Python import:

Python provides a few different ways to import modules and packages. In this tutorial, we’ll take a look at how importing works and the various ways we can import definitions from a module.

The Standard Python import Statement:

When we see how to create a module, we also learned how to import the module as a singular entity into other Python files. To reiterate this, we use the following format to import an entire module under its namespace.

Terminal
import my_module_name

By doing this, we’re able to access anything exposed by the module by chaining off of the module’s name.

Occasionally, we might have a naming conflict when importing a module. In those cases, we can also use the keyword as in the import statement to change the identifier that we use to represent the module.

Let’s create a python module and write a few functions that can manipulate strings.

~/using_modules/helpers.py
def extract_upper(phrase):
    return list(filter(str.isupper, phrase))

def extract_lower(phrase):
    return list(filter(str.islower, phrase))

Now let’s import the module inusing_modules/main.py so that the helpers module is accessed using the h name.

Terminal
import helpers as h

name = "Chandra Shekhar"
print(f"Lowercase letters: {h.extract_lower(name)}")
print(f"Uppercase letters: {h.extract_upper(name)}")

The name of h isn’t great, but it does demonstrate that we can change the name of modules when we import them. If we run this script, we will see there’s no difference in the output.

Terminal
$ python main.py
Lowercase letters: ['h', 'a', 'n', 'd', 'r', 'a', 'h', 'e', 'k', 'h', 'a', 'r']
Uppercase letters: ['C', 'S']

Python Module importing from:

More often than not, we don’t need to use everything provided by a module. In these cases, we can leverage the from the version of an import statement to import only the definitions we need from the module, and then we can access them directly.

To demonstrate how to do this for multiple functions, let’s directly import the functions from our helpers module. The from statement works like this:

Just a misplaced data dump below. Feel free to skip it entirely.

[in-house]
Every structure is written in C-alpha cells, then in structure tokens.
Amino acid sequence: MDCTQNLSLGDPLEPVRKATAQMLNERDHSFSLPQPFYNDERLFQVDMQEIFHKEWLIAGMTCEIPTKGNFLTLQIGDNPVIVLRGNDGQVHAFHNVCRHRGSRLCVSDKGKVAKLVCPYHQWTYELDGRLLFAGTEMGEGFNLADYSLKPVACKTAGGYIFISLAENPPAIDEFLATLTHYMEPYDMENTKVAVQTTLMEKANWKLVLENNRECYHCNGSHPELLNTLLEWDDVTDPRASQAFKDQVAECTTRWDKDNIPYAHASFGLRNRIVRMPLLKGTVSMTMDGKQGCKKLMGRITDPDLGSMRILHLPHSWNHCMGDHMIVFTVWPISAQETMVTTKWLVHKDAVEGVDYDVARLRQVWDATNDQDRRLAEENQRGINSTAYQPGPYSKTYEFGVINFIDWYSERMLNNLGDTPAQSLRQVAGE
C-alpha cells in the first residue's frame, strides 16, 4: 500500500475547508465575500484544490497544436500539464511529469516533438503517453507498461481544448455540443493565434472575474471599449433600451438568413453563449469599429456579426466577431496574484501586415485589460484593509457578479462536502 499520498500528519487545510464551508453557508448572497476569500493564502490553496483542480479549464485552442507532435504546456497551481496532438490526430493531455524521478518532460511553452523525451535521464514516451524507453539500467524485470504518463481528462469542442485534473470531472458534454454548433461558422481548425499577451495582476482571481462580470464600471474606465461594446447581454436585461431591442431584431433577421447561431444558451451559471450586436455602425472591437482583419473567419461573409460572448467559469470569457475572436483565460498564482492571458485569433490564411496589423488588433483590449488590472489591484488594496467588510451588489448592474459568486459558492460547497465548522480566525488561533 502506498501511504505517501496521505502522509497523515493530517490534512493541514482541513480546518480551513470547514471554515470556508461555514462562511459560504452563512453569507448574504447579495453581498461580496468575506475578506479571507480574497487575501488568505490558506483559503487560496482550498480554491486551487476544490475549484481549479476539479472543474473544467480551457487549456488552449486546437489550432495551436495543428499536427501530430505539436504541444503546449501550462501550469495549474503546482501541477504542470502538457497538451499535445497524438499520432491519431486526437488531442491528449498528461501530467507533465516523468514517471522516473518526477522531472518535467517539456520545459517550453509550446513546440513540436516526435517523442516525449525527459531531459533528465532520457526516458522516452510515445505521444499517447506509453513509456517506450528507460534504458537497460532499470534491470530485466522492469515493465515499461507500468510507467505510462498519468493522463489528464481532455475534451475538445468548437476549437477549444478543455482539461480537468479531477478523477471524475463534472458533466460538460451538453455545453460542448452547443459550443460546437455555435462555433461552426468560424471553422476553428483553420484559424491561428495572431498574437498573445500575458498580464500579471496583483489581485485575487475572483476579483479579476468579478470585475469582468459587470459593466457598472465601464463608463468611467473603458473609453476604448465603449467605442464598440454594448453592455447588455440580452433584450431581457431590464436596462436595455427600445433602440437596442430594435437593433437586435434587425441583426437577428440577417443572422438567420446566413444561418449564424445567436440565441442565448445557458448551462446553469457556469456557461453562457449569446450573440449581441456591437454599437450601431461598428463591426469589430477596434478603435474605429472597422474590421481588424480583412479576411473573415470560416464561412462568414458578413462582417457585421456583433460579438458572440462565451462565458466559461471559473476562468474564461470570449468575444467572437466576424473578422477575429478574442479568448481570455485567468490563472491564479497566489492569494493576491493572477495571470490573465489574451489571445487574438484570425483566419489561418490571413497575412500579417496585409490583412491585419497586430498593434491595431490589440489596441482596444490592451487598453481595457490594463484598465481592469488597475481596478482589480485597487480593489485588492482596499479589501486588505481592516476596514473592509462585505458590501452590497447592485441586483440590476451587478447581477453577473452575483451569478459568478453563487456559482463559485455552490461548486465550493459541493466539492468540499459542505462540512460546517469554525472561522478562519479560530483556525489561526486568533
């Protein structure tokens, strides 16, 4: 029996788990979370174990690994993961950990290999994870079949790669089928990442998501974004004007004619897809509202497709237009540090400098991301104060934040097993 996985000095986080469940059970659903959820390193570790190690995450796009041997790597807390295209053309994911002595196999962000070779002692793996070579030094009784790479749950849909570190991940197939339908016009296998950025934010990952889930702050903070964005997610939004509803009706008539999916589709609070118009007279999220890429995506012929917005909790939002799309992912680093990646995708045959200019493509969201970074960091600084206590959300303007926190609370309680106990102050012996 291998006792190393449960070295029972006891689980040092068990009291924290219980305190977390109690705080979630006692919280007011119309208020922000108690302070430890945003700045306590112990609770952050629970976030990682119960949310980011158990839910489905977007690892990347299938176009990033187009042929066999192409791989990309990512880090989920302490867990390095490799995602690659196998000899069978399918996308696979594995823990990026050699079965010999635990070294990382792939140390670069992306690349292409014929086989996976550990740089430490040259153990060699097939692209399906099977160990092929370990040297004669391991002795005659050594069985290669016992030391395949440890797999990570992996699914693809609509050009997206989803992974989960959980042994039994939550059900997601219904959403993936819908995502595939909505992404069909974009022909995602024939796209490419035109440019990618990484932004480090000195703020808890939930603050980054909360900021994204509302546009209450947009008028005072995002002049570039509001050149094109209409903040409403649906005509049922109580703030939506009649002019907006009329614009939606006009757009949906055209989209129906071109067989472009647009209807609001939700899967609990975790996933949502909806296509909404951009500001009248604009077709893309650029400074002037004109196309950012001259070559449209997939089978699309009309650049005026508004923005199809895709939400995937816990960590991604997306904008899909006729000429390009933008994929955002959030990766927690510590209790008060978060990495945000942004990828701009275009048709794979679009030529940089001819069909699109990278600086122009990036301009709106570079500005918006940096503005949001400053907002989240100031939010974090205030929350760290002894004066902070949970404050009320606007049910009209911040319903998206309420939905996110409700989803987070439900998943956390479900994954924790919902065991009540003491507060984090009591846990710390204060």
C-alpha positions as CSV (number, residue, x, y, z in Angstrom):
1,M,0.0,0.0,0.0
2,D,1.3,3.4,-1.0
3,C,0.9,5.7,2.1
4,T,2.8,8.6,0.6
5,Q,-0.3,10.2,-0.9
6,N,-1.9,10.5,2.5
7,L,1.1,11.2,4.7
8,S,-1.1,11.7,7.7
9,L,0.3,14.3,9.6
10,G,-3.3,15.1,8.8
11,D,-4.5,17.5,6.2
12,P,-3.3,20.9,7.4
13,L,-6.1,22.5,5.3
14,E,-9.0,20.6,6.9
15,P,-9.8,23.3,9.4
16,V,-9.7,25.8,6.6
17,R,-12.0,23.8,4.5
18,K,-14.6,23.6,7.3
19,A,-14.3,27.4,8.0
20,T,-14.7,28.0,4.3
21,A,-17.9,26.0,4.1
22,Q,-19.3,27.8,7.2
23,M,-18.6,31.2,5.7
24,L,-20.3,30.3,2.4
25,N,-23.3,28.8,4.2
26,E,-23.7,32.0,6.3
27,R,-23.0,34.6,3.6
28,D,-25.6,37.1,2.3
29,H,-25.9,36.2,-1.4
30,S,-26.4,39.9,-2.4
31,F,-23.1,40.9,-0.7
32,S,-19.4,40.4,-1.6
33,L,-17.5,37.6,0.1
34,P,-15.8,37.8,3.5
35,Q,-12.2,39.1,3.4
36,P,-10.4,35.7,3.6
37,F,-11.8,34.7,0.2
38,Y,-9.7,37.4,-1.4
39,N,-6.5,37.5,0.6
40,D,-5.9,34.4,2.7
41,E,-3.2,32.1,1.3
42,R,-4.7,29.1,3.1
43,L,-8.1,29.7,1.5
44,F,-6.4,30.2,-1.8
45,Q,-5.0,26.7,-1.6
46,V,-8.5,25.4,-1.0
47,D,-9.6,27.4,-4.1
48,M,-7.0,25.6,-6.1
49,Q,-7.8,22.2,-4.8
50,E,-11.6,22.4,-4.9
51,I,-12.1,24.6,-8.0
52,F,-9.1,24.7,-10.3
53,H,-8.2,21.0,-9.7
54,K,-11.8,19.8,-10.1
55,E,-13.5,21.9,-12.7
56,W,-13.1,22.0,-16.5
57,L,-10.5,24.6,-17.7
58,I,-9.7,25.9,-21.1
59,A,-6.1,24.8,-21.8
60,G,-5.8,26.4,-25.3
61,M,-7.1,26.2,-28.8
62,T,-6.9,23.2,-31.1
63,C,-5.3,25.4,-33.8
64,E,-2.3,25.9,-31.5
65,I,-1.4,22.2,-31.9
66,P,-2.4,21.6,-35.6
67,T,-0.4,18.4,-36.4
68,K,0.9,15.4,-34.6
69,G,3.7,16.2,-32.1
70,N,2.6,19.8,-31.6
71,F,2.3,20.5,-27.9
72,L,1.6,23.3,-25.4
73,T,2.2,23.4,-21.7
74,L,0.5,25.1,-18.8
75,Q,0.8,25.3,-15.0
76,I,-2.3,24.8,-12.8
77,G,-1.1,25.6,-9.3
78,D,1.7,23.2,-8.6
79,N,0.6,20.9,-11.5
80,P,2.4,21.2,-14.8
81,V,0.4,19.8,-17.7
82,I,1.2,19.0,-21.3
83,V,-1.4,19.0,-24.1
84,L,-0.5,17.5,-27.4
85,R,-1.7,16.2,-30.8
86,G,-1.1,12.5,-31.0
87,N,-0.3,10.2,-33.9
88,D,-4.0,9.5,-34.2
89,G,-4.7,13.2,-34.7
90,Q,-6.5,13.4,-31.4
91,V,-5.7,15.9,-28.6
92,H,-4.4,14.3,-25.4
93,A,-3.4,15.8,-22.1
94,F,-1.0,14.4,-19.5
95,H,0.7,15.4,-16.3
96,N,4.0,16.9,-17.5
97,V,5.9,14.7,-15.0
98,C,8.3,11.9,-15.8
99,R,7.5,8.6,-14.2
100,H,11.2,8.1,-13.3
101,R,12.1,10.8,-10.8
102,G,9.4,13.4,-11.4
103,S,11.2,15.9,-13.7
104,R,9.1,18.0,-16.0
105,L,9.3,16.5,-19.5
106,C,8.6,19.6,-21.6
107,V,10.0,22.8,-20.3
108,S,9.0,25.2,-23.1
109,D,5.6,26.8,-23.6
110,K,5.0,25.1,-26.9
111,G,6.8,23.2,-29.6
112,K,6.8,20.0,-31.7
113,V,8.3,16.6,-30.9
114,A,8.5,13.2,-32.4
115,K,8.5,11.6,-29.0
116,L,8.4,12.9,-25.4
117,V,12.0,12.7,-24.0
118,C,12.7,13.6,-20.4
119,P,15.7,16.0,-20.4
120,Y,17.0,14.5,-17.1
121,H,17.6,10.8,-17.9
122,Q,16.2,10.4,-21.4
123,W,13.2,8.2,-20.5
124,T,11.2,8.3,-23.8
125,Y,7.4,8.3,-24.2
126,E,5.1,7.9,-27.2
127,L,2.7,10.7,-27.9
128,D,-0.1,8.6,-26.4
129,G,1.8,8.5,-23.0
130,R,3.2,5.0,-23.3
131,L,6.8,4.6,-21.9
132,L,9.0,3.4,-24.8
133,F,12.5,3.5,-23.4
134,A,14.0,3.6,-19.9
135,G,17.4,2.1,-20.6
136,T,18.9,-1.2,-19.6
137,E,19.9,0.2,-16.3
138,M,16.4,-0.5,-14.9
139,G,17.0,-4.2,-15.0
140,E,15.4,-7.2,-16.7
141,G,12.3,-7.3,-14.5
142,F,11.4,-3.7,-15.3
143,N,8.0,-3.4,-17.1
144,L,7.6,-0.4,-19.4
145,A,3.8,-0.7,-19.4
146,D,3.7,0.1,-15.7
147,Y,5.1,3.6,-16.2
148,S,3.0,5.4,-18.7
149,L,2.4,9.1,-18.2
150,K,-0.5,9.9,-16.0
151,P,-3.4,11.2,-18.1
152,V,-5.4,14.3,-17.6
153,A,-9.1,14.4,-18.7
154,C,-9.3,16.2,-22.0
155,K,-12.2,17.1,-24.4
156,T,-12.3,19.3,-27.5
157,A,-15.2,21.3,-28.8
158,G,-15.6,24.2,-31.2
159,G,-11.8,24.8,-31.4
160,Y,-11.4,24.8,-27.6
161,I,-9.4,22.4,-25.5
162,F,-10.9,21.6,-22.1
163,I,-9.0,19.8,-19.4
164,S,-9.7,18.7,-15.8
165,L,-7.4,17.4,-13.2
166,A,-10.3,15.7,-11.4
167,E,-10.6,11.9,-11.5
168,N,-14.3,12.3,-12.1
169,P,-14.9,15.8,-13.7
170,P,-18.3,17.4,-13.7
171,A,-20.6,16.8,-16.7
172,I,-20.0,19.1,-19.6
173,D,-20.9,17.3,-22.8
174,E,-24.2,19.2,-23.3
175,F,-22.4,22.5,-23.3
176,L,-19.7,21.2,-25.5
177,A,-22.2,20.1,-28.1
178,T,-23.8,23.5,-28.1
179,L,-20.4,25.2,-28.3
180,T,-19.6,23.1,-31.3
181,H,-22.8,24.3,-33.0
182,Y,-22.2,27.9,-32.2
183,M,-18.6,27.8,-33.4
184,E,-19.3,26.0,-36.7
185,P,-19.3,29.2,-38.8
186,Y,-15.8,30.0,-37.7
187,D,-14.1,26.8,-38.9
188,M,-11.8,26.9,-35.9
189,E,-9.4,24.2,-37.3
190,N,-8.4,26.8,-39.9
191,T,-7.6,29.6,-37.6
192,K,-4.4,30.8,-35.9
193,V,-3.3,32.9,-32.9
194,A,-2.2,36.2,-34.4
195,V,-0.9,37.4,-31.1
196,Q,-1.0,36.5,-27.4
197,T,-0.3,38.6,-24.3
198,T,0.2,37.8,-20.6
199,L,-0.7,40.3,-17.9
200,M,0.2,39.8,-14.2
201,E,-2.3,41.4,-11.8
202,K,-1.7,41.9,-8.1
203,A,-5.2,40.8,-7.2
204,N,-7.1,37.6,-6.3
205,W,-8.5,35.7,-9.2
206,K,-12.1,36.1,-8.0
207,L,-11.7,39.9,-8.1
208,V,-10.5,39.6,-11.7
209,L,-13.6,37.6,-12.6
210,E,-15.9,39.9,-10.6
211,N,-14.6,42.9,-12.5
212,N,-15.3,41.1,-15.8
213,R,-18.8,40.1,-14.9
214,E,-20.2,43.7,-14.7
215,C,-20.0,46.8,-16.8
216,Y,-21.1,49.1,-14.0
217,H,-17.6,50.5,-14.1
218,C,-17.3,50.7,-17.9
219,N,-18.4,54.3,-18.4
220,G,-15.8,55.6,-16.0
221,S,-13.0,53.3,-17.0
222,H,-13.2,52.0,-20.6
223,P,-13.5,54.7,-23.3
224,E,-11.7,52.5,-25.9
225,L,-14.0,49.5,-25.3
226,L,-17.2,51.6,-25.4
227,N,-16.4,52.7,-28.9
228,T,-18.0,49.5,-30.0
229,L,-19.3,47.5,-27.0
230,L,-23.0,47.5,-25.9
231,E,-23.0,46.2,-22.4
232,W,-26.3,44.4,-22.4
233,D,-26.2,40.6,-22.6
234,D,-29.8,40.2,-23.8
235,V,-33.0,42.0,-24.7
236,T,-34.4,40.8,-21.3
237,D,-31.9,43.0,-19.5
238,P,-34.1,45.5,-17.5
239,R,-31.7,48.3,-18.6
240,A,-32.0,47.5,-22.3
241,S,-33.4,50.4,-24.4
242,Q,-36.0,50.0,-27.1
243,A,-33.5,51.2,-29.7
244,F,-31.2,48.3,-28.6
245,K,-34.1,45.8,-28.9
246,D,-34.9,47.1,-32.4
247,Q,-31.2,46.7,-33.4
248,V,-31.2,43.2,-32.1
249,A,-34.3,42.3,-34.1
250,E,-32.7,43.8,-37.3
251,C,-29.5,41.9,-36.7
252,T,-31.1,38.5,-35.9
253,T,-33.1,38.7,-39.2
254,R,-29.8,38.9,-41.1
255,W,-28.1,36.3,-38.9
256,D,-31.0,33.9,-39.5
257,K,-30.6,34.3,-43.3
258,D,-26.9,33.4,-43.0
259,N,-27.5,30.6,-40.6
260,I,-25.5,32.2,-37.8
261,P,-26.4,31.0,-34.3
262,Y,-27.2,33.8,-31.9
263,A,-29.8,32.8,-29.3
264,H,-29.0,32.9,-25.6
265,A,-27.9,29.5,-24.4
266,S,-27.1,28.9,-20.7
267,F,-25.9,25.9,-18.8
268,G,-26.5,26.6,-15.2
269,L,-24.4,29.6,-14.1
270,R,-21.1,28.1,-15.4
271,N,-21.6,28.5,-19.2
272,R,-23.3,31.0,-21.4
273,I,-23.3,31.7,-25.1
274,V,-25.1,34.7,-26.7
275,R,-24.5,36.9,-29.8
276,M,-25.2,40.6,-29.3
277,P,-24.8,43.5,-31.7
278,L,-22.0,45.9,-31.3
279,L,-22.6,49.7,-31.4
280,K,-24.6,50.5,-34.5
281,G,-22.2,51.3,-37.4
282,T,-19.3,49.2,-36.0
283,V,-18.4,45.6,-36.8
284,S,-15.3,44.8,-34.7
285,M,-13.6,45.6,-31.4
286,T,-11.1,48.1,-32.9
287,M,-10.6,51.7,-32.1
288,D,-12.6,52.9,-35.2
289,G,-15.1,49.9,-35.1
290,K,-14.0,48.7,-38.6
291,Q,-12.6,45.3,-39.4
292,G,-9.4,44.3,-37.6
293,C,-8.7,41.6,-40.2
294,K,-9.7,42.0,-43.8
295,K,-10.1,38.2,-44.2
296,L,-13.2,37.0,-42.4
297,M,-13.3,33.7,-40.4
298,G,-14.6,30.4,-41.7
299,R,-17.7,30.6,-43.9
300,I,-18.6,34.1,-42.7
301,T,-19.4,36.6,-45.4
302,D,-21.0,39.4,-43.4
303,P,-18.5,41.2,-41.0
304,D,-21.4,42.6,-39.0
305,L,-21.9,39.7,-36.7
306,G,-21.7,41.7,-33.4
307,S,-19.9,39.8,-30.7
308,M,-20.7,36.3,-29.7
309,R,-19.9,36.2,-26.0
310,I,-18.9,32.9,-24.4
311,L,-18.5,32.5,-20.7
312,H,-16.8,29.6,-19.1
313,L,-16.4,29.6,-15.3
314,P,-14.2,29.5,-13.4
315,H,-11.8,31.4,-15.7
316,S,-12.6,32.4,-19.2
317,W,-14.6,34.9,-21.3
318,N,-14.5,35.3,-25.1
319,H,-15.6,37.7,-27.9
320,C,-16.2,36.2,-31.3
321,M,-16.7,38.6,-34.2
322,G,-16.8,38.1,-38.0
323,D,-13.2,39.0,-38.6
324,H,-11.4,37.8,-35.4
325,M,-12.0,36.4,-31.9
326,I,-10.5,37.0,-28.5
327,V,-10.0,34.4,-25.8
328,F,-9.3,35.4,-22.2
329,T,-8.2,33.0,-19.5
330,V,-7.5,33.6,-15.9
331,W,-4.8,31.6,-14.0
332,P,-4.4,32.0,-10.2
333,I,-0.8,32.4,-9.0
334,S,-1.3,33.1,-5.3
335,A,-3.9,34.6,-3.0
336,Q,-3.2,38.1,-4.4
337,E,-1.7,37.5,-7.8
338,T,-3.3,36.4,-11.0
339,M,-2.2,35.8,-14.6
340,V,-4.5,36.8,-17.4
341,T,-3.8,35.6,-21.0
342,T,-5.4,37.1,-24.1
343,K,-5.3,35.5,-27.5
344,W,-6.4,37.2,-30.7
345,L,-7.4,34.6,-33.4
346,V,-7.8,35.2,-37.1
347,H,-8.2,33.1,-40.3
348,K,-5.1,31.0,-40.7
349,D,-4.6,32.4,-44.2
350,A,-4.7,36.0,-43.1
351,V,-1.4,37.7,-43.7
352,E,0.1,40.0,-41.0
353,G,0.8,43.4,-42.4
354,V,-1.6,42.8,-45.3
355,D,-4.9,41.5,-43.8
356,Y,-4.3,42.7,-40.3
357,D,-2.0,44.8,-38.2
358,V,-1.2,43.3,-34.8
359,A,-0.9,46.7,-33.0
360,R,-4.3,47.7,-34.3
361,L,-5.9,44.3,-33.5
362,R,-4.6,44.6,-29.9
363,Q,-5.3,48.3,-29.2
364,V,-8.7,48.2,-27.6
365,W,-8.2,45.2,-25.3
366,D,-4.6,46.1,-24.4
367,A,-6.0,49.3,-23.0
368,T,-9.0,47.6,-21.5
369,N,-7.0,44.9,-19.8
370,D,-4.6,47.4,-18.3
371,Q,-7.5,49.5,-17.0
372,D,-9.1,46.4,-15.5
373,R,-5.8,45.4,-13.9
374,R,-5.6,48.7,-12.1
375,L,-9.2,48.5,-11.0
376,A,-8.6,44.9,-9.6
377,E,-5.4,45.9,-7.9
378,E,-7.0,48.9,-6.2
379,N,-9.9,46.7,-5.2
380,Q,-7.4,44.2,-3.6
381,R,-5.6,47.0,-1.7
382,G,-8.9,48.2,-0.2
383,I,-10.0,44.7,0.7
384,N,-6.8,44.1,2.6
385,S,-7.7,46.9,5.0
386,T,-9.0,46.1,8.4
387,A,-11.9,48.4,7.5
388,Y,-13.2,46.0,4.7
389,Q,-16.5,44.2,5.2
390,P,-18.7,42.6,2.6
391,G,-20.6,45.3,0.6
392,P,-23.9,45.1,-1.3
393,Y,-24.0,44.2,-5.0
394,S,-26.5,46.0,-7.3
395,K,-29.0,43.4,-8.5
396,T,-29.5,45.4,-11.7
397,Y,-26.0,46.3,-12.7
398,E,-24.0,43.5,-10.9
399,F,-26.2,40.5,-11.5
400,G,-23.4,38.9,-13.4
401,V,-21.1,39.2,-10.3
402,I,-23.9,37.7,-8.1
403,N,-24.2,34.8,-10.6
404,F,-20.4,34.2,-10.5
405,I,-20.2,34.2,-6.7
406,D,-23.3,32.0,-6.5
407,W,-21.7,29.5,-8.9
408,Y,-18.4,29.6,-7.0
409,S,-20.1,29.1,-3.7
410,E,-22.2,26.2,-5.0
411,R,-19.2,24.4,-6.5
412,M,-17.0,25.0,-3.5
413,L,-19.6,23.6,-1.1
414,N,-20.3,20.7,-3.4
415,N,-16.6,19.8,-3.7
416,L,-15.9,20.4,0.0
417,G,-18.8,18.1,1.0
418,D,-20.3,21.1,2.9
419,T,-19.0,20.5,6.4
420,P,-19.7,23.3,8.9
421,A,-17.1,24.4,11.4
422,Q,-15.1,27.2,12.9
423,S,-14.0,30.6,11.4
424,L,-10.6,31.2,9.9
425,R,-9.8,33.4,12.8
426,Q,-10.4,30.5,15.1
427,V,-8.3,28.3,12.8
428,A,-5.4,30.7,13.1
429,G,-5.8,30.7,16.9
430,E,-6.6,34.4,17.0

Terminal
from <MODULE_NAME> import <definition>, <definition>, <etc.>

Here’s what it looks like in main.py:

~/using_modules/main.py
from helpers import extract_lower, extract_upper

name = "Chandra Shekhar"
print(f"Lowercase letters: {extract_lower(name)}")
print(f"Uppercase letters: {extract_upper(name)}")

It’s worth noting that now we don’t have access to the helpers name in our code at all. If we change our extract_upper line to be chained off of helpers name it will cause an error.

Lastly, we can also combine the as keyword with each definition that we’re importing to explicitly rename that definition.

~/using_modules/main.py
from helpers import extract_lower as e_low, extract_upper

name = "Chandra Shekhar"
print(f"Lowercase letters: {e_low(name)}")
print(f"Uppercase letters: {extract_upper(name)}")

Importing Everything from a Module:

The final way we can import definitions from a module is to import all of them at once by using *. This is generally not the recommended way of importing things, but sometimes a module provides a lot of functions that we’ll be using, and we don’t want to explicitly import them one at a time.

Let’s utilize the * to import our two functions from the helpers module without explicitly naming them.

~/using_modules/main.py
from helpers import *

name = "Chandra Shekhar"
print(f"Lowercase letters: {extract_lower(name)}")
print(f"Uppercase letters: {extract_upper(name)}")

Once again, if we run this, it will work just as it did before.

Terminal
$ python main.py
Lowercase letters: ['h', 'a', 'n', 'd', 'r', 'a', 'h', 'e', 'k', 'h', 'a', 'r']
Uppercase letters: ['C', 'S']

References:

Happy Learning 🙂

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